More Details Hide Details This Opera had been virtually abandoned in the performance archive and the two of them learnt in a week. It was to prove a unique collaboration and Callas and Bernstein went on to perform together many times – he found her vocal reach and dramatic powers of interpretation inspiring; they developed a very close musical relationship which enhanced both their careers. That same year, he produced his score to the musical Wonderful Town at very short notice, working again with his old friends Comden and Green, who wrote the lyrics.
  • 1951
    Age 32
    Bernstein was a visiting music professor from 1951 to 1956 at Brandeis University, and he founded the Creative Arts Festival there in 1952.
    More Details Hide Details He conducted various productions at the first festival, including the premiere of his opera Trouble in Tahiti and Blitzstein's English version of Kurt Weill's Threepenny Opera. The festival was named after him in 2005, becoming the Leonard Bernstein Festival of the Creative Arts.
    In 1951, Bernstein conducted the New York Philharmonic in the world première of the Symphony No. 2 of Charles Ives, which was written around half a century earlier but had never been performed.
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    After much personal struggle and a turbulent on-off engagement, he married the Chilean-born American actress Felicia Cohn Montealegre on September 10, 1951.
    More Details Hide Details One suggestion is that he chose to marry partly to dispel rumors about his private life to help secure a major conducting appointment, following advice from his mentor Dimitri Mitropoulos about the conservative nature of orchestra boards. In a book released in October 2013, The Leonard Bernstein Letters, his wife reveals his homosexuality. Felicia writes: "you are a homosexual and may never change—you don’t admit to the possibility of a double life, but if your peace of mind, your health, your whole nervous system depend on a certain sexual pattern what can you do?" Arthur Laurents (Bernstein's collaborator in West Side Story) said that Bernstein was "a gay man who got married. He wasn't conflicted about it at all. He was just gay." Shirley Rhoades Perle, another friend of Bernstein, said that she thought "he required men sexually and women emotionally." But the early years of his marriage seem to have been happy, and no one has suggested Bernstein and his wife didn't love each other. They had three children, Jamie, Alexander, and later Nina. There are reports, though, that Bernstein did sometimes have brief extramarital liaisons with young men, which several family friends have said his wife knew about.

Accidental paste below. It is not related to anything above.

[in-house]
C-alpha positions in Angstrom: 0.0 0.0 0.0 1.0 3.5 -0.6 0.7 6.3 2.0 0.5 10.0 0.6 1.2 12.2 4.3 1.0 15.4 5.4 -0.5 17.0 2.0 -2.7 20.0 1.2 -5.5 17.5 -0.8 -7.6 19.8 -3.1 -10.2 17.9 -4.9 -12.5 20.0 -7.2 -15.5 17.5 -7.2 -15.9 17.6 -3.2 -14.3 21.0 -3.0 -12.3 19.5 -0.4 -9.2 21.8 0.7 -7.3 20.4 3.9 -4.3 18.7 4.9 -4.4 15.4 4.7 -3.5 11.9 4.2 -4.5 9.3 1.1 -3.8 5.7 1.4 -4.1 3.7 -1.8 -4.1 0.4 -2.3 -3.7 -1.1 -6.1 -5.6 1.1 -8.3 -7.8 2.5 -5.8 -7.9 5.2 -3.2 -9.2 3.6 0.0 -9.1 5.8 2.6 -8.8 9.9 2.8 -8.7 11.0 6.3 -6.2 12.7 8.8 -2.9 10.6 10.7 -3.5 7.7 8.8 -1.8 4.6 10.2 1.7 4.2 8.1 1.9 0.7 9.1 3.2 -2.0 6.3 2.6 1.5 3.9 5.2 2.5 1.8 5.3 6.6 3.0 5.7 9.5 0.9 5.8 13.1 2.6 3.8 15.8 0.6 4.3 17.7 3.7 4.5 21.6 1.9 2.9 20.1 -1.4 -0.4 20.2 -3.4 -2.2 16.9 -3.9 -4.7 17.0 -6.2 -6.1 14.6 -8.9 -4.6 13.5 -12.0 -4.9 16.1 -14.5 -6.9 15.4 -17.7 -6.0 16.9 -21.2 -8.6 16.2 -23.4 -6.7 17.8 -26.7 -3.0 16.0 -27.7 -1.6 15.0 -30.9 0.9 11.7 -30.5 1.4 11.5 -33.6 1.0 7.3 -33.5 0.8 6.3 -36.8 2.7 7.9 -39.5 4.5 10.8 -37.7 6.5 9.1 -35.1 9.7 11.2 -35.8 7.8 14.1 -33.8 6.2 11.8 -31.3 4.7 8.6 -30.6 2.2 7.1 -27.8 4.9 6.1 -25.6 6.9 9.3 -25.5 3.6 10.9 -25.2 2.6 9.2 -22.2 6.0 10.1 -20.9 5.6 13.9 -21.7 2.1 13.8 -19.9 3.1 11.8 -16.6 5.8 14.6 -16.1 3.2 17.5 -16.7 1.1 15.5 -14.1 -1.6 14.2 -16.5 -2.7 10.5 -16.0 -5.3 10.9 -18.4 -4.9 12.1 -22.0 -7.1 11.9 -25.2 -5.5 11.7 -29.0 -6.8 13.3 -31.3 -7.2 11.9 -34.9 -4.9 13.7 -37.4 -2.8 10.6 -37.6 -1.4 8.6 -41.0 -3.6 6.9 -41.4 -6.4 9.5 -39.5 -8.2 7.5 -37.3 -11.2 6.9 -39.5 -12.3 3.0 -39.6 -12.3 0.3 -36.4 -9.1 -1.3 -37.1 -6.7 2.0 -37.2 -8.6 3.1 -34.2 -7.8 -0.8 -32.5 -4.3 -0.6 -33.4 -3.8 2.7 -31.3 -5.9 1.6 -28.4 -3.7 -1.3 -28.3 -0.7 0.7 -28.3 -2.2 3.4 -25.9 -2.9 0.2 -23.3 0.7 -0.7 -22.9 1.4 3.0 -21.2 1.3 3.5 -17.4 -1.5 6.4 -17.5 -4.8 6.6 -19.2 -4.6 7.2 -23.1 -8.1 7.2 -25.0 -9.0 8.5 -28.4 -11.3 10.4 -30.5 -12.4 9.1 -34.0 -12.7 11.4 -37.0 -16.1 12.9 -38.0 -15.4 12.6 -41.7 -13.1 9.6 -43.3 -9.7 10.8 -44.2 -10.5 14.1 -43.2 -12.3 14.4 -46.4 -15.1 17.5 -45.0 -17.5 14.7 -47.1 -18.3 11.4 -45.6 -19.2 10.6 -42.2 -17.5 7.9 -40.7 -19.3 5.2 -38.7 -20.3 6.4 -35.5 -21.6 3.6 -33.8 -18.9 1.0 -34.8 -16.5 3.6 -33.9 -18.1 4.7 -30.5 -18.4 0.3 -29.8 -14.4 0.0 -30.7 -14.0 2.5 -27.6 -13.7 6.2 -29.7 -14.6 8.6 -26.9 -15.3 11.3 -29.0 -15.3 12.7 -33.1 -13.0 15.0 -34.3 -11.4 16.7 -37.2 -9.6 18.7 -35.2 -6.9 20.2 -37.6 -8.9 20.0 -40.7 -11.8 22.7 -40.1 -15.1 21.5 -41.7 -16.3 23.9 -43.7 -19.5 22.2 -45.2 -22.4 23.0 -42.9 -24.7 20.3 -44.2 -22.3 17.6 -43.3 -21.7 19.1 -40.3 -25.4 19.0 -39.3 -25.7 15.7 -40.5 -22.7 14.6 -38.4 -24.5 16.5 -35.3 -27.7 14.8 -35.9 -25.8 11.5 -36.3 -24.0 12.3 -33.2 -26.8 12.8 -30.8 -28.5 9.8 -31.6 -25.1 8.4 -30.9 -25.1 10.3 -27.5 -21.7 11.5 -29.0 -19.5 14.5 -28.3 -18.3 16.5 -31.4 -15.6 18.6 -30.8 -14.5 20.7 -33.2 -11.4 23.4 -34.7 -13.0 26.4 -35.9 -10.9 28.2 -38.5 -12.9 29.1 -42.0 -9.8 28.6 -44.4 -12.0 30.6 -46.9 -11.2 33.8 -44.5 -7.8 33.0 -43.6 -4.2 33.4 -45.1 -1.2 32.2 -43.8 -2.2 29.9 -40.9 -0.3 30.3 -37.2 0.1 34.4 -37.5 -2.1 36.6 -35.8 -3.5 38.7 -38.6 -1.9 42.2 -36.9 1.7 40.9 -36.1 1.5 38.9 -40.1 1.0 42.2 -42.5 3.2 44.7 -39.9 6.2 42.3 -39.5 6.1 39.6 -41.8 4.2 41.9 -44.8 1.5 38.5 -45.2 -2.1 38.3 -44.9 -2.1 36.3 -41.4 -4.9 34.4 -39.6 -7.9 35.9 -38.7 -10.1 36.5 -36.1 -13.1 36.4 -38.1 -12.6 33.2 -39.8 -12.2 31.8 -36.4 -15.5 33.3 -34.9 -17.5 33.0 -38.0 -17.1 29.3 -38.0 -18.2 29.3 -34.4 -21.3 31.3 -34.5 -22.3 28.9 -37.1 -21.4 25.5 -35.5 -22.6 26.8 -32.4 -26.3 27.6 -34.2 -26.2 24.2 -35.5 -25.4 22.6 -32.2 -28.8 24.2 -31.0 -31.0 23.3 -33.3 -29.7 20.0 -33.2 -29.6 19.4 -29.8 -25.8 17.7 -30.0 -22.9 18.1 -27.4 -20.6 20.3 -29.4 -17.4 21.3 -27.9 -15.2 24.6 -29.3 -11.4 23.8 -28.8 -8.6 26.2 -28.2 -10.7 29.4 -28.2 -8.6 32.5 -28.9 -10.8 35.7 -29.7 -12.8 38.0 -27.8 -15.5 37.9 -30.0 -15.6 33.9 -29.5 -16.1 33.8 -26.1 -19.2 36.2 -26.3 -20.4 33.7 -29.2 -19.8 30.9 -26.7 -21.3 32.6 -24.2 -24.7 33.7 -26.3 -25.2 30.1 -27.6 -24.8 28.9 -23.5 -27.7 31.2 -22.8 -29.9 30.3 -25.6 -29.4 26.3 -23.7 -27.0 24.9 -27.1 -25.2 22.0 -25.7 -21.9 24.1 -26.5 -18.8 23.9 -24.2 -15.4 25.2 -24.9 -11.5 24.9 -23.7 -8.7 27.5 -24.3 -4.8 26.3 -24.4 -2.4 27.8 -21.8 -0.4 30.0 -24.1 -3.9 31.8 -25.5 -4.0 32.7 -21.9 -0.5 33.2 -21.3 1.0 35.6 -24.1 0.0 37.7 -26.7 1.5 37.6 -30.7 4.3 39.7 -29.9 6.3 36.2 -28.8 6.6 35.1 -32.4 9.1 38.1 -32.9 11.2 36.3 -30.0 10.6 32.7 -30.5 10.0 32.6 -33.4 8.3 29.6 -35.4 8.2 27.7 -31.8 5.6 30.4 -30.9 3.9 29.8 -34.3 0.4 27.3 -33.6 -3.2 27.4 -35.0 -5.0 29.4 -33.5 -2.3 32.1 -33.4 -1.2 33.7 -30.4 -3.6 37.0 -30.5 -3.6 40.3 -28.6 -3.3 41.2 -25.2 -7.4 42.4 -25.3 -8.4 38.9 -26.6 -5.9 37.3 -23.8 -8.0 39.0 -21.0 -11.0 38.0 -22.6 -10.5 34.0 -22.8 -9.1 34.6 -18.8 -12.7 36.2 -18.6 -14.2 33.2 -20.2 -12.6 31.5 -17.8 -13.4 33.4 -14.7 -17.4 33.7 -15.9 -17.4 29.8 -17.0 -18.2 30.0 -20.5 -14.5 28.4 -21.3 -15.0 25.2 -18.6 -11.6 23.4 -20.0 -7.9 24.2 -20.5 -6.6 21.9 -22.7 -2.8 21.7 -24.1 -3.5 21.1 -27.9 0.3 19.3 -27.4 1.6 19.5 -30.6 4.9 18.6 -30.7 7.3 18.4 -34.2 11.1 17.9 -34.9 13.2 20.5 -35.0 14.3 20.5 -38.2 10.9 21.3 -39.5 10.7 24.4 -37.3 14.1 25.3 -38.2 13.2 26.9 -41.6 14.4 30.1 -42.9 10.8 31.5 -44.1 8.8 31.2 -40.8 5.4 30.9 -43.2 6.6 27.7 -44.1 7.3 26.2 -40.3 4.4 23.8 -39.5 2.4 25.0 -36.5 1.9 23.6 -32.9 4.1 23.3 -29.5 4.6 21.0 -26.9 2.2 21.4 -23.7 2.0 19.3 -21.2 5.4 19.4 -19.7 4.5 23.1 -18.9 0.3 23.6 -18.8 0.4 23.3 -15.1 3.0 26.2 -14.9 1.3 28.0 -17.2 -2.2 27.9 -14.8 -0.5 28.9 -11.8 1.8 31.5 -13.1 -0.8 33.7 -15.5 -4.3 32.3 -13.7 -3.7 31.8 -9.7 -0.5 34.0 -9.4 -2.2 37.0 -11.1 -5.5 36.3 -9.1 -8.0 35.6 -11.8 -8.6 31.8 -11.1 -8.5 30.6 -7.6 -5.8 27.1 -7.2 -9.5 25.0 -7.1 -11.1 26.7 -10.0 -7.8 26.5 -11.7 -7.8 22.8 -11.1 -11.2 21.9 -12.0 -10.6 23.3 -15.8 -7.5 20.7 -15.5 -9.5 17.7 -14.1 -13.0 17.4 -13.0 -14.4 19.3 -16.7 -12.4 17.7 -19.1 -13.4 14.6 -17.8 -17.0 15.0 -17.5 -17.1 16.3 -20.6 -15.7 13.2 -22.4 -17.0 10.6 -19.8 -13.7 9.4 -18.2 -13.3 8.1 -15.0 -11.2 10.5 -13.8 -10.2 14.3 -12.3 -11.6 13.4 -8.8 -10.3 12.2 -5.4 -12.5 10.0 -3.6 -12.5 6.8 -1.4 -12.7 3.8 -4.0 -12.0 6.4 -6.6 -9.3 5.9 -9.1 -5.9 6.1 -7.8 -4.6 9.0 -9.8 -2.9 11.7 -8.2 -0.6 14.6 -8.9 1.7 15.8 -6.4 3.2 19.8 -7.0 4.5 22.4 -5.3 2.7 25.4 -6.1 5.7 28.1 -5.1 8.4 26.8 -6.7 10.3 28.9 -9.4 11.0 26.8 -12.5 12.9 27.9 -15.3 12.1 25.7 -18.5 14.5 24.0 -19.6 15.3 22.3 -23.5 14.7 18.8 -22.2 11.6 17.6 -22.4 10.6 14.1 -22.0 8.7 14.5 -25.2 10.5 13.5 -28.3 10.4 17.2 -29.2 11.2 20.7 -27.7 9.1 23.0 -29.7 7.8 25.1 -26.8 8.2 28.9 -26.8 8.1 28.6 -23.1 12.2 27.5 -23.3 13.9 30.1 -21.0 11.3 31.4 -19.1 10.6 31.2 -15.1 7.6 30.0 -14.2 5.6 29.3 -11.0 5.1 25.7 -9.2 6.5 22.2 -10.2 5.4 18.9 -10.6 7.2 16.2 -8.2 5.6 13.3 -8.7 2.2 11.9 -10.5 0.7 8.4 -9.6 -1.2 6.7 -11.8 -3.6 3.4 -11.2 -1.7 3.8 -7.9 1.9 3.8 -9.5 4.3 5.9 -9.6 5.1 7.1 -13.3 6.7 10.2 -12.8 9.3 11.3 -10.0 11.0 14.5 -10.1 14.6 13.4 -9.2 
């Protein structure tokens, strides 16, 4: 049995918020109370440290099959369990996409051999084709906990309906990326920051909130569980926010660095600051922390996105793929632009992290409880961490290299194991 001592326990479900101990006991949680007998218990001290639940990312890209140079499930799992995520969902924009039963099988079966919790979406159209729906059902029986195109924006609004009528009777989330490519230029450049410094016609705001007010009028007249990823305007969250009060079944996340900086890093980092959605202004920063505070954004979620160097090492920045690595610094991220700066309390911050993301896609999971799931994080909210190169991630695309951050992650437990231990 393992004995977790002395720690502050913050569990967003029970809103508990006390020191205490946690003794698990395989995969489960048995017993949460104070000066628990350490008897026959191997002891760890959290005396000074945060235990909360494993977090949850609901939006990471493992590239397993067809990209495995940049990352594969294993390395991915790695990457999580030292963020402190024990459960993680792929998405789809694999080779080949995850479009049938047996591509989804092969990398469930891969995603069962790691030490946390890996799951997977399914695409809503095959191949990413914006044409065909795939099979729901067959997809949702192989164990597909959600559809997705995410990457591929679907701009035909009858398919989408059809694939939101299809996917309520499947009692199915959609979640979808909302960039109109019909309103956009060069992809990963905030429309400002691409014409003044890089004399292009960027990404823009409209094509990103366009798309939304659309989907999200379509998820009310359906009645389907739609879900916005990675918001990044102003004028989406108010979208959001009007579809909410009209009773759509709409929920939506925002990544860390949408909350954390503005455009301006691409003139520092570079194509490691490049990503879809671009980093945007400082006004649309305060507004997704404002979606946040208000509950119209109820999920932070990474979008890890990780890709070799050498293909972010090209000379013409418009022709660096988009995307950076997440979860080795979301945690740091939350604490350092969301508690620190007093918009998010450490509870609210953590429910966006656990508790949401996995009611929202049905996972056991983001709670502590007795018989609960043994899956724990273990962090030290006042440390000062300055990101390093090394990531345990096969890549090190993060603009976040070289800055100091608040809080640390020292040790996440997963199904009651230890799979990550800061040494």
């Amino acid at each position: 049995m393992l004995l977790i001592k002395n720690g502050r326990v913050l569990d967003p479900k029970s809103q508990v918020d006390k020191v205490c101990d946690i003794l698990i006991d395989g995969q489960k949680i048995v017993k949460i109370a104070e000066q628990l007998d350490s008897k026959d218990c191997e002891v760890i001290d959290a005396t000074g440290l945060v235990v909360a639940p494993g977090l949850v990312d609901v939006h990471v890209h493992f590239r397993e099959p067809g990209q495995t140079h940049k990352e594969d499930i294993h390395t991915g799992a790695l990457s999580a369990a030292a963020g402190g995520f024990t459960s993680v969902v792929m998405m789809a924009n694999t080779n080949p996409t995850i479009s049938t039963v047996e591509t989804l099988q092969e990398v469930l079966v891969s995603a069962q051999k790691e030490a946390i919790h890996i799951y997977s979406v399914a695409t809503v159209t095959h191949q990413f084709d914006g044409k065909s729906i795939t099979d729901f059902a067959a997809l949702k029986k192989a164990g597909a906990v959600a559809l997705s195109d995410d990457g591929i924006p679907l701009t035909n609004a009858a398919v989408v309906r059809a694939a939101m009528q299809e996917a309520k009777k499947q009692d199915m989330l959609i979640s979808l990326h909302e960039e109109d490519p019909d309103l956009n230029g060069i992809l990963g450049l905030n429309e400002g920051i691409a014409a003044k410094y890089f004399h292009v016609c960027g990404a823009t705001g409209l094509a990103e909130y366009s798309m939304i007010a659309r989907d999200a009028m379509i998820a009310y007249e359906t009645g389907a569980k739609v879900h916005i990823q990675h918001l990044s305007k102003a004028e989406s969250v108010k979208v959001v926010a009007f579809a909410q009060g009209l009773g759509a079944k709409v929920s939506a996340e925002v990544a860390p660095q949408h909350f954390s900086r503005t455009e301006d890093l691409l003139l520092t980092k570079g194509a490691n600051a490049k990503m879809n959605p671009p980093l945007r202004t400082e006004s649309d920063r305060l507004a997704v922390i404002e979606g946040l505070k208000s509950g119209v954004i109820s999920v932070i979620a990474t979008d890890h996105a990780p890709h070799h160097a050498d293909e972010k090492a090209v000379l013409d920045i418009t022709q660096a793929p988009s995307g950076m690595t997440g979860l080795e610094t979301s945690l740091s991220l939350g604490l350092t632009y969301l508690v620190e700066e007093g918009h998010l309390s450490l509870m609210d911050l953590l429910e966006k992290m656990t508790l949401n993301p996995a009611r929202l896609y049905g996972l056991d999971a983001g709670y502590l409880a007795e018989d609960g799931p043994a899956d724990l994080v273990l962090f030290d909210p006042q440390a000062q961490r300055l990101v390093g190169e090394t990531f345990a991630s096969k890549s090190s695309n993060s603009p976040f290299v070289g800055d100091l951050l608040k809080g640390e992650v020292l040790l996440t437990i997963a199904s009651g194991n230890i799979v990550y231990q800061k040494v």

• 1949
    Age 30
    In 1949, he conducted the world première of the Turangalîla-Symphonie by Olivier Messiaen, with the Boston Symphony Orchestra.
    More Details Hide Details Part of the rehearsal for the concert was released on CD by the orchestra. When Koussevitzky died two years later, Bernstein became head of the orchestral and conducting departments at Tanglewood, holding this position for many years.
  • TWENTIES
  • 1947
    Age 28
    In 1947, Bernstein conducted in Tel Aviv for the first time, beginning a lifelong association with Israel.
    More Details Hide Details The next year he conducted an open-air concert for troops at Beersheba in the middle of the desert during the Arab-Israeli war. In 1957, he conducted the inaugural concert of the Mann Auditorium in Tel Aviv; he subsequently made many recordings there. In 1967, he conducted a concert on Mt. Scopus to commemorate the reunification of Jerusalem. During the 1970s, Bernstein recorded his symphonies and other works with the Israel Philharmonic for Deutsche Grammophon.